Tag Archives: veterinary clinic Roanoke VA

Keeping Your Pet Safe on the Fourth of July

In just a few days, we’ll be celebrating Independence Day with family and friends. Are you planning on including your animal companion in the festivities? Remember: the Fourth presents a few pet hazards to be aware of! Learn more below from a vet in Roanoke, VA.

Fireworks

Tempting as it may be, don’t bring your dog to the local fireworks display. Each year, thousands of pets are frightened into running off thanks to the deafening booms of fireworks. You don’t want to search for a lost pet in the dead of night! Keep your animal friend safely secured at home in an escape-proof area. If you plan on setting off smaller pyrotechnics at home—firecrackers, sparklers, and the like—it’s always best to keep your pet indoors.

Toxic Foods

Plenty of common party and picnic foods can prove harmful for pets. The list includes onions, garlic, chocolate and candies, avocado, salty foods like chips or pretzels, grapes and raisins, fatty foods, and much more. Alcohol is another big pet no-no. If your celebration will include adult beverages, make sure your animal companion doesn’t have a chance to sneak a sip! To be safe, keep your pet far away from the treat table; give them their own meal instead to keep them satisfied.

Heat and Humidity

The Fourth of July means heat and humidity, and that can be a dangerous combination for your four-legged companion. Make sure that your pet doesn’t stay outside for too long this holiday; allow them back indoors, where it’s comfortable and air-conditioned, on a frequent basis. Also make sure that there is a dish of cool, fresh water for your pet to drink from as they please. This is the best way to avoid deadly dehydration!

Outdoor Pests

When your pet does venture outdoors, summertime pests like fleas, ticks, heartworms, roundworms, flatworms, and much more present a real danger. If your pet isn’t set up to fend off these pests, infestations and infections can result that will cause serious health trouble! Keep your pet on high-quality pest preventatives to ward off fleas, ticks, and worms—talk to your vet if your pet is in need. You can also reduce the number of mosquitoes in your yard by removing sources of standing water, trimming back tall shrubbery and grasses, and getting rid of any garbage lying about.

For more tips, call your Roanoke, VA veterinary clinic today.

Catnip: Your FAQs Answered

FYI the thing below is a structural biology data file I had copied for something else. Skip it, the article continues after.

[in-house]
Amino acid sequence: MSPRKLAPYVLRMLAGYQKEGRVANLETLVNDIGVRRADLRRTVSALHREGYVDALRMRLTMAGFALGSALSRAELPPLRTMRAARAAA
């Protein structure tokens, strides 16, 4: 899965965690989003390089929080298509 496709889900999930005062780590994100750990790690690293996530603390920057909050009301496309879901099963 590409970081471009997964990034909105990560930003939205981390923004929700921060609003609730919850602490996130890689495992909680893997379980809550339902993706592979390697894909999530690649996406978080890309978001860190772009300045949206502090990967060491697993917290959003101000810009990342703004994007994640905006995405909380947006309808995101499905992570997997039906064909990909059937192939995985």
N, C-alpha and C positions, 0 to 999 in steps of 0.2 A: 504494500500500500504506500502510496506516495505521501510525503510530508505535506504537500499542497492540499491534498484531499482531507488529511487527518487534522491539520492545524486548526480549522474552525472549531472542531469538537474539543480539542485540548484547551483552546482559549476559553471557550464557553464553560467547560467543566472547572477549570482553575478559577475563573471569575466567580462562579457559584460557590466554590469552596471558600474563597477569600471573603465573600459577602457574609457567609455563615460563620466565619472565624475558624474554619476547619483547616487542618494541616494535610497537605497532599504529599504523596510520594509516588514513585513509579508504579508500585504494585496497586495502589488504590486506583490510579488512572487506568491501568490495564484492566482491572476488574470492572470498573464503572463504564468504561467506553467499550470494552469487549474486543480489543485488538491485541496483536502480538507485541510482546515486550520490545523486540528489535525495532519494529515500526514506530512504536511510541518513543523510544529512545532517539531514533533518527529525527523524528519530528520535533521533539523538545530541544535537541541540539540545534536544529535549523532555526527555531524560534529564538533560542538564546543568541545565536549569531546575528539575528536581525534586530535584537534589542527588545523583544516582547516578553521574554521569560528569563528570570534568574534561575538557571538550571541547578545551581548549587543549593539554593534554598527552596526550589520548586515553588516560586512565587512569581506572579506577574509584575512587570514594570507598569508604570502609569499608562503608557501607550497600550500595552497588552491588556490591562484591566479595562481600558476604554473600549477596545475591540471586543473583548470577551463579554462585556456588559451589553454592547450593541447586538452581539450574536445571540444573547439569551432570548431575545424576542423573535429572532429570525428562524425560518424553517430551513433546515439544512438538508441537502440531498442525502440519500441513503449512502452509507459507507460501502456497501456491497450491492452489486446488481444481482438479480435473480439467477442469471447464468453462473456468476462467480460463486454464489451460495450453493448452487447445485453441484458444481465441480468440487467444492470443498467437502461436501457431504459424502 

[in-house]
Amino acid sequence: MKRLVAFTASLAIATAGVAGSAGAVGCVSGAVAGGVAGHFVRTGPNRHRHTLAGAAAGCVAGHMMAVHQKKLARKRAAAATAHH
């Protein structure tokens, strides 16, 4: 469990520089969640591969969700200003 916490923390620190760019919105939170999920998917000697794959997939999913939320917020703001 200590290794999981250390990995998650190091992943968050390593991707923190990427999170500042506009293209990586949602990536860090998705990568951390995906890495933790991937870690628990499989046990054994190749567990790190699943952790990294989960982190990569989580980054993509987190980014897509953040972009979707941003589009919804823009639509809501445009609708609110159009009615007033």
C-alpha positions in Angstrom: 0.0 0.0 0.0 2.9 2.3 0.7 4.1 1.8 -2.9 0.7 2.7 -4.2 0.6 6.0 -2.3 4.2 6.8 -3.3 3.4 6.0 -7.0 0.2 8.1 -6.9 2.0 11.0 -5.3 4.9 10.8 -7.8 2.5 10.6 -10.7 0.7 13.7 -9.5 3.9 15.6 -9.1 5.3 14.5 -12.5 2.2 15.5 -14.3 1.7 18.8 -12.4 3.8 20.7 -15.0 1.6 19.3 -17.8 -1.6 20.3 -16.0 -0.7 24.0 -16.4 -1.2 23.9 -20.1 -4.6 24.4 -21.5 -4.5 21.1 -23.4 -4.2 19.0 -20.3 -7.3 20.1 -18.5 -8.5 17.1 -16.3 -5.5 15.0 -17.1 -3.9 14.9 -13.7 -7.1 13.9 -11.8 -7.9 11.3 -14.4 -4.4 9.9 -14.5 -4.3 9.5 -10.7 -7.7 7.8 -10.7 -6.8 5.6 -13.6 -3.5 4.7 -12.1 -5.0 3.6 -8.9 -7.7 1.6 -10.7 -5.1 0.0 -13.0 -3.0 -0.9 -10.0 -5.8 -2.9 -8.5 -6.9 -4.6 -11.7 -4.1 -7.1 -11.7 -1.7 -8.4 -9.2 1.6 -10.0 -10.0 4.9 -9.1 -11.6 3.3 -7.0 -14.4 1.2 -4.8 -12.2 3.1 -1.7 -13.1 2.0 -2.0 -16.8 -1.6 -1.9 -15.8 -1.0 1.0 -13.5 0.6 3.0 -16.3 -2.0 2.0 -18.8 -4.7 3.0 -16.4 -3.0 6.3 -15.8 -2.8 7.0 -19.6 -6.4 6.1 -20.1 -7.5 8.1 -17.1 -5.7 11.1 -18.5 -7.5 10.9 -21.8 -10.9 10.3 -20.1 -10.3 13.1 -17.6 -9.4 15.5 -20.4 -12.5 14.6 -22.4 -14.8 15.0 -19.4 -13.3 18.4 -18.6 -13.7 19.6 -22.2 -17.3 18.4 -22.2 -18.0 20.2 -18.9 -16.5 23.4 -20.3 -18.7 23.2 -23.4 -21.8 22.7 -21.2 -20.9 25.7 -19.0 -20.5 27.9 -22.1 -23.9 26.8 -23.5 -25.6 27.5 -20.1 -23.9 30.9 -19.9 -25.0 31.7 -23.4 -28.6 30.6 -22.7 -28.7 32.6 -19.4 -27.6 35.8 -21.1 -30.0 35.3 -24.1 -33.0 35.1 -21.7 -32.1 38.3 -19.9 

Most people have heard of catnip, but there are many questions surrounding our feline friends’ favorite indulgence. To get answers to your most frequently asked questions regarding catnip, read on as your Troutville, VA vet goes over the basics.

What Exactly is Catnip, Anyway?

Catnip is actually an herb, classified together in the same plant “family” as mint. Catnip plants in the wild stand a few feet tall and are a leafy green with white flowers. The plant is originally from Europe but has since spread to many different parts of the world, including most of North America.

Catnip is dried and processed to create the product you’ll purchase in a pet store. Raw catnip looks almost like dried basil or oregano that you probably have in your spice cabinet. Catnip can also be infused into toys, sprays, and a variety of other products made just for cats.

How Do Cats React to Catnip?

Cats respond to catnip in several ways. Some run around erratically; some rub their faces and bodies in the area where catnip has been sprinkled; others simply stretch out their limbs and relax in a state of bliss! It all depends on your cat.

Why Does Catnip Affect Cats?

The oils of the catnip plant contain a chemical substance called nepetalactone. It’s this substance that triggers a chemical reaction in your cat’s brain, producing the results that you see. Experts liken nepetalactone to a sort of aphrodisiac-like substance—it’s believed that catnip produces a nearly sexual response!

Typically, the effects of catnip wear off after only a few short minutes. The potency of catnip, and therefore how long the effects last, does depend on the type—raw catnip is usually more potent than catnip that’s been included in toys or other products.

Why Isn’t My Cat Reacting to Catnip?

Have you tried using catnip on your cat to no avail? Don’t worry—your feline friend isn’t broken! It turns out that cats require a specific gene, inherited from both parent animals, to feel catnip’s effects. If your cat does not possess this gene, catnip won’t have much of an effect at all!

Is Catnip Harmful in Any Way?

No, catnip is not harmful to your pet. There is no possibility of your cat “overdosing,” and you can give your cat catnip as often as you’d like.

For more information on catnip, call your Troutville, VA veterinarian.